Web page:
The demand for Licensed Chemical Dependency Counselors (LCDCs) is on the rise. According to the Bureau of Labor Statistics, the job outlook for LCDCs is expected to grow by 22% from 2018 to 2028, much faster than the average for other occupations. LCDCs provide counseling and support to individuals struggling with substance abuse disorders. They develop treatment plans, provide individual and group therapy, and connect clients with resources to help them recover. If you’re looking for a career in the helping professions, check out a few reasons why you should enroll in an LCDC program in Texas.
An LCDC program is a course of study that prepares students to become Licensed Chemical Dependency Counselors. In addition to providing counseling and psychotherapy to individuals with substance abuse disorders, LCDC’s are also trained in diagnosing individuals who may be suffering from alcoholism or drug addiction. The programs consist of classroom instruction, supervised clinical practice, and a 4,000-hour internship.
LCDC programs are typically offered at community colleges, universities, and accredited career schools such as the Institute for Chemical Dependency Studies. Accredited LCDC programs in Texas provide comprehensive coursework that meets the educational and clinical requirements necessary for licensure.
What are the Benefits of enrolling in an LCDC Program in Texas?
The primary benefit of enrolling in an LCDC program in Texas is that it will give you the necessary knowledge and training to become a successful and licensed chemical dependency counselor. You’ll gain a comprehensive understanding of addiction, behavior modification and prevention, relapse prevention, family dynamics, treatment planning, and more. You’ll also gain access to supervised clinical practice, which is essential for collecting the required hours and experience needed to become a licensed LCDC. Furthermore, studying to become an LCDC can provide other benefits such as the development of professional skills in communication, problem-solving and collaboration; and the ability to work with diverse populations.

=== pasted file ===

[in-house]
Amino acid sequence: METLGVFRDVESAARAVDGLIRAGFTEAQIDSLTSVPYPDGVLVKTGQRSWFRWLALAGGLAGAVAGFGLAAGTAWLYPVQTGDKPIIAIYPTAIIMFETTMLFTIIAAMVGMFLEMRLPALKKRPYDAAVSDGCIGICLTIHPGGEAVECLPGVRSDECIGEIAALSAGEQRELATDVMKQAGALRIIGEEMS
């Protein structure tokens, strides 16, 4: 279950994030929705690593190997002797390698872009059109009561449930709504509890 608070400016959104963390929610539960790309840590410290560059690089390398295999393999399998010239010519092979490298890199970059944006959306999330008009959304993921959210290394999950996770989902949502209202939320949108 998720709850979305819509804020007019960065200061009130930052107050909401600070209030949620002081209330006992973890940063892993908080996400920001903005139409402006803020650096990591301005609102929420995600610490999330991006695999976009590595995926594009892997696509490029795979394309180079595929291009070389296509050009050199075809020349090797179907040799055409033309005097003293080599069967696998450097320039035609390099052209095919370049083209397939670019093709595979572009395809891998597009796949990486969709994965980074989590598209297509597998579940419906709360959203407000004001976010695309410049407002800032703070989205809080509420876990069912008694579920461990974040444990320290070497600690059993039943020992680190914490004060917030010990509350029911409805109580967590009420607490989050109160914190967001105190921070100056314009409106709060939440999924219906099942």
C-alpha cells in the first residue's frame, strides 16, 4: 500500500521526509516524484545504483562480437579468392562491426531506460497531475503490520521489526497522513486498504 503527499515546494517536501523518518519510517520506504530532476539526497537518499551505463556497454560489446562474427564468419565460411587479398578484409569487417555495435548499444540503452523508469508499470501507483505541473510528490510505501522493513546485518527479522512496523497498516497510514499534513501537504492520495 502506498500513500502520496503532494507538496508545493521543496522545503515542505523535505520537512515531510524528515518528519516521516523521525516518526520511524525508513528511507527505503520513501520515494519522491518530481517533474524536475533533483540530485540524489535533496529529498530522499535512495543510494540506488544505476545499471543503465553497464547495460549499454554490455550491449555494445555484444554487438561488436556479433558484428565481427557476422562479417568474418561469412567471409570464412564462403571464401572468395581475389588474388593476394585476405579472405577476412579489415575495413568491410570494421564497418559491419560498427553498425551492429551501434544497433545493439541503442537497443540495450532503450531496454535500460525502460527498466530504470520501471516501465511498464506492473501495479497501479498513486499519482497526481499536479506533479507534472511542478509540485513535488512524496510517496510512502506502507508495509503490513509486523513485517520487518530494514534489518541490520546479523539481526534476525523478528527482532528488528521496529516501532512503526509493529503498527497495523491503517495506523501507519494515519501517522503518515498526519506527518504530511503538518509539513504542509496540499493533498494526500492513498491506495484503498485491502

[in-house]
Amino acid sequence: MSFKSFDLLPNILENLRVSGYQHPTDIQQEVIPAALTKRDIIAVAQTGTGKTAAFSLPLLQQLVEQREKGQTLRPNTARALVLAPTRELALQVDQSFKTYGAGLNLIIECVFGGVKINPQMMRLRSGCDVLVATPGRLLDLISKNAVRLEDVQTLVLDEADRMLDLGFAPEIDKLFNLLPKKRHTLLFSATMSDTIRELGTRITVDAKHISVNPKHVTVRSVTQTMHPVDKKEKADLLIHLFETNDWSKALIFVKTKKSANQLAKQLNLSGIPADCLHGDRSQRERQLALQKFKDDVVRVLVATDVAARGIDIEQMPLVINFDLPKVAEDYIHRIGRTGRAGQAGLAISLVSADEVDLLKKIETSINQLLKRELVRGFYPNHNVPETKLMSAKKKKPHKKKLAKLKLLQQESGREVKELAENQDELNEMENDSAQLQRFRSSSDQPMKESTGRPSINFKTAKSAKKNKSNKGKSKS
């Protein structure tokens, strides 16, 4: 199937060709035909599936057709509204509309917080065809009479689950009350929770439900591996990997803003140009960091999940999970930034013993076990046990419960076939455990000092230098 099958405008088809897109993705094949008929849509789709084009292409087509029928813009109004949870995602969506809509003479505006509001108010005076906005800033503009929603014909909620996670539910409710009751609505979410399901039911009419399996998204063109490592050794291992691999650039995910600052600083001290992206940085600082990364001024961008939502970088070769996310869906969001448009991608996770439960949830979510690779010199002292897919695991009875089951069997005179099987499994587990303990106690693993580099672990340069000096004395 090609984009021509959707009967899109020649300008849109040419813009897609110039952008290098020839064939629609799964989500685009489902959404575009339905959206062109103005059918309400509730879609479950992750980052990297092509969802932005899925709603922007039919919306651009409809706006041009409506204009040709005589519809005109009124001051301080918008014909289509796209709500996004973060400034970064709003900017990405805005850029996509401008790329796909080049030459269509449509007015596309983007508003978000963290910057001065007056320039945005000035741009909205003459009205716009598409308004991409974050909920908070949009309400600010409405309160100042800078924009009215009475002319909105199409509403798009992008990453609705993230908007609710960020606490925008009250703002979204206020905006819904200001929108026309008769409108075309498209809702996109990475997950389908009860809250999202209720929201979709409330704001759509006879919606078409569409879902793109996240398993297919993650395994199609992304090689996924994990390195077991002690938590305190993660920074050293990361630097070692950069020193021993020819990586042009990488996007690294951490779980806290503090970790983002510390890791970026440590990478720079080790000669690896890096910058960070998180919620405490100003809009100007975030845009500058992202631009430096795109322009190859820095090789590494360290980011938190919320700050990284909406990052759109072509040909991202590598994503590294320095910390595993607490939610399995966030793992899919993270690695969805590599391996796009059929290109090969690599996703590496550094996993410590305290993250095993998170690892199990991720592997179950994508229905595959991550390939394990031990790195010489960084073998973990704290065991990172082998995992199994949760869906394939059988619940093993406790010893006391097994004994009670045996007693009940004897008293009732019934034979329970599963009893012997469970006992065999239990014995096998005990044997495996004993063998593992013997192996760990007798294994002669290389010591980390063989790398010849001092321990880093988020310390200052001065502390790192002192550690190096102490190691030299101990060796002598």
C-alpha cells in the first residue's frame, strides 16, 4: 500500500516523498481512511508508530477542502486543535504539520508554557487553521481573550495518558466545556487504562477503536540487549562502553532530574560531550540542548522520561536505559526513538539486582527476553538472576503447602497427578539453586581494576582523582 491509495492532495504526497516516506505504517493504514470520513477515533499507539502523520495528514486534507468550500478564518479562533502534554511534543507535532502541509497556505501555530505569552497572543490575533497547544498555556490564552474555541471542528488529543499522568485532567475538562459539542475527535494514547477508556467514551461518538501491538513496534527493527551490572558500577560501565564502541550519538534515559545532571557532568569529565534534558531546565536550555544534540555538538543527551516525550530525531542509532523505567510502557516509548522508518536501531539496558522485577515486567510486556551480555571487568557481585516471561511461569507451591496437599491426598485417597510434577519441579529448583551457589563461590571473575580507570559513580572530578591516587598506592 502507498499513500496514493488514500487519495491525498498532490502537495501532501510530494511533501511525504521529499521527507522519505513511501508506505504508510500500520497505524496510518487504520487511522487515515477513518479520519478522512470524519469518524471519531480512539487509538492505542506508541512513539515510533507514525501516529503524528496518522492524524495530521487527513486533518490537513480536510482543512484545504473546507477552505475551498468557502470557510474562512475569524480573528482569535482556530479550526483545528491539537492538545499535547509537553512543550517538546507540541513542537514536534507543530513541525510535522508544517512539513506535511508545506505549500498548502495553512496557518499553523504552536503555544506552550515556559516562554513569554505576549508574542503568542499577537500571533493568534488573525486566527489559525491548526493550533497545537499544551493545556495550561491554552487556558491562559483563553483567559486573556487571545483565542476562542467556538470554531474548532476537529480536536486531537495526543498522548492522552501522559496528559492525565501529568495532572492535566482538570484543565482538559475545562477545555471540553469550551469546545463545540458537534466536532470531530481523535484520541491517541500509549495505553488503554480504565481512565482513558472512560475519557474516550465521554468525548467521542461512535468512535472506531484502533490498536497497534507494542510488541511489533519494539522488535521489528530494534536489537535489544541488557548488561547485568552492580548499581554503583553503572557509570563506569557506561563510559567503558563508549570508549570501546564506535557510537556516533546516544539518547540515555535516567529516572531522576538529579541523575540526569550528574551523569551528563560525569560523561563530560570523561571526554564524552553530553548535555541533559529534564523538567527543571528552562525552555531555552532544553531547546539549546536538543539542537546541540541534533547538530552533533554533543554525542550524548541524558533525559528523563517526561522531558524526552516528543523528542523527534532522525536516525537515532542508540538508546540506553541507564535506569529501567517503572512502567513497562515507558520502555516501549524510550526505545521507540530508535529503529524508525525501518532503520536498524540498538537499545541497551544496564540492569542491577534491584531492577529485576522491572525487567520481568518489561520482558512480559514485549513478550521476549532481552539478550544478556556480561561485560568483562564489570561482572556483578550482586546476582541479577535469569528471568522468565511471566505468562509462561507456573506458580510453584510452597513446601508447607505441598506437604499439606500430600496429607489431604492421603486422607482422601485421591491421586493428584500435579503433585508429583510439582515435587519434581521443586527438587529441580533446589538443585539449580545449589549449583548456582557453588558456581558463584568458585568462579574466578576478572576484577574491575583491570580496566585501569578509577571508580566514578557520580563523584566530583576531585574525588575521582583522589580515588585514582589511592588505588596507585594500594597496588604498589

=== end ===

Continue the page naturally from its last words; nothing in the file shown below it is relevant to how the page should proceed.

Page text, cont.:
What Makes Texas a Great Place to enroll in an LCDC Program?
Texas is home to some of the best LCDC programs in the country. Texas is well-known for its quality higher education, extensive health care services and access to world-class resources. It’s also a great place for students to find meaningful, paid internships. Moreover, Texas is home to a number of organizations dedicated to helping those affected by substance abuse and providing students with the opportunity to gain hands-on experience while still in school.
How an LCDC program in Texas can help your career
Completing an LCDC program in Texas can provide you with the opportunity to gain a rewarding and fulfilling career. LCDCs are in high demand and jobs in the industry are expected to grow. LCDCs can find employment in residential facilities, outpatient treatment centers, hospitals, substance abuse clinics, correctional facilities, family practice offices, and private practices. Earning your license as a substance abuse counselor will give you credibility and a sense of accomplishment. It can also help you stand out from the competition and increase your chances of being hired for a job.
The Institute for Chemical Dependency Studies, a National Association for Addiction Professionals (NAADAC) approved education provider of Substance Abuse Counselor Education has been training counselors since 1992 via classroom and distance learning. ICDS is an approved provider of Continuing Education Units (CEUs) and Certification Courses and Workshops with the Texas Certification Board of Addiction Professionals. Learn more at cdstudies.com.
Are you still contemplating on whether enrolling in an LCDC Program in Texas is the right thing for you?
Jenifer Knighton is a long-time Community Activist, Journalist, Counselor, and DWI-Education and Intervention instructor focused on social justice and change. Ms. Knighton is also a former student of ICDS; and is noted to be one of the top substance abuse counselors and instructors for offender education programs in the state of Texas.
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